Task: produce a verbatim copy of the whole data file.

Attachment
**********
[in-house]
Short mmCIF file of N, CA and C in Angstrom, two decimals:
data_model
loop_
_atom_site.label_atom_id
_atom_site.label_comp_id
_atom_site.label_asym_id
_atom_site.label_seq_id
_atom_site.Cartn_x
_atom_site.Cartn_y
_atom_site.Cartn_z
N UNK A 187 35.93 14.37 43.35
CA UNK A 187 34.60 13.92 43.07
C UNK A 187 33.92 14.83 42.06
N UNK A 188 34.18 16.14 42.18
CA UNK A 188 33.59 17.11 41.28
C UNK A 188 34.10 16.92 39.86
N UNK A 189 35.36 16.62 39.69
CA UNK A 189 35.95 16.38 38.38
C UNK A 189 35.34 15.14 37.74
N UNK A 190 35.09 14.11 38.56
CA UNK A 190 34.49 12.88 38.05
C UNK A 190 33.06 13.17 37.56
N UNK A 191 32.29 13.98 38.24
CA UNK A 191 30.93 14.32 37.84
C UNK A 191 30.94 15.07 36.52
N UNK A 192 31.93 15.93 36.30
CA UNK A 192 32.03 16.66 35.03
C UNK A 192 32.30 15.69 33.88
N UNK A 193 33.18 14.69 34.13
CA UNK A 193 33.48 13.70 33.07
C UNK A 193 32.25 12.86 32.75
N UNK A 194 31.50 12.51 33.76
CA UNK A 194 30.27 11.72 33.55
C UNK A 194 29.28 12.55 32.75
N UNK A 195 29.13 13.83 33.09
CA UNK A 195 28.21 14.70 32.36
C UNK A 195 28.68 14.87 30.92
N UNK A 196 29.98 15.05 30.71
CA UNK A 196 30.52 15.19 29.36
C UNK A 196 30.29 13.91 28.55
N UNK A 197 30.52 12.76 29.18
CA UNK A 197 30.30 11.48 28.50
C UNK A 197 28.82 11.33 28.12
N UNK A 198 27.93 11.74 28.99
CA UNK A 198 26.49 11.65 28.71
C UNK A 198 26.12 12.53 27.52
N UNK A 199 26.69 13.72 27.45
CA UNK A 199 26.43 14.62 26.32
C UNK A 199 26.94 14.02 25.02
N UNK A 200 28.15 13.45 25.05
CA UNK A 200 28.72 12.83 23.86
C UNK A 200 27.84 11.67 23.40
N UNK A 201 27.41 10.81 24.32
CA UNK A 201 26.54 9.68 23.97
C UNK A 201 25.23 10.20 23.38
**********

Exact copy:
[in-house]
Short mmCIF file of N, CA and C in Angstrom, two decimals:
data_model
loop_
_atom_site.label_atom_id
_atom_site.label_comp_id
_atom_site.label_asym_id
_atom_site.label_seq_id
_atom_site.Cartn_x
_atom_site.Cartn_y
_atom_site.Cartn_z
N UNK A 187 35.93 14.37 43.35
CA UNK A 187 34.60 13.92 43.07
C UNK A 187 33.92 14.83 42.06
N UNK A 188 34.18 16.14 42.18
CA UNK A 188 33.59 17.11 41.28
C UNK A 188 34.10 16.92 39.86
N UNK A 189 35.36 16.62 39.69
CA UNK A 189 35.95 16.38 38.38
C UNK A 189 35.34 15.14 37.74
N UNK A 190 35.09 14.11 38.56
CA UNK A 190 34.49 12.88 38.05
C UNK A 190 33.06 13.17 37.56
N UNK A 191 32.29 13.98 38.24
CA UNK A 191 30.93 14.32 37.84
C UNK A 191 30.94 15.07 36.52
N UNK A 192 31.93 15.93 36.30
CA UNK A 192 32.03 16.66 35.03
C UNK A 192 32.30 15.69 33.88
N UNK A 193 33.18 14.69 34.13
CA UNK A 193 33.48 13.70 33.07
C UNK A 193 32.25 12.86 32.75
N UNK A 194 31.50 12.51 33.76
CA UNK A 194 30.27 11.72 33.55
C UNK A 194 29.28 12.55 32.75
N UNK A 195 29.13 13.83 33.09
CA UNK A 195 28.21 14.70 32.36
C UNK A 195 28.68 14.87 30.92
N UNK A 196 29.98 15.05 30.71
CA UNK A 196 30.52 15.19 29.36
C UNK A 196 30.29 13.91 28.55
N UNK A 197 30.52 12.76 29.18
CA UNK A 197 30.30 11.48 28.50
C UNK A 197 28.82 11.33 28.12
N UNK A 198 27.93 11.74 28.99
CA UNK A 198 26.49 11.65 28.71
C UNK A 198 26.12 12.53 27.52
N UNK A 199 26.69 13.72 27.45
CA UNK A 199 26.43 14.62 26.32
C UNK A 199 26.94 14.02 25.02
N UNK A 200 28.15 13.45 25.05
CA UNK A 200 28.72 12.83 23.86
C UNK A 200 27.84 11.67 23.40
N UNK A 201 27.41 10.81 24.32
CA UNK A 201 26.54 9.68 23.97
C UNK A 201 25.23 10.20 23.38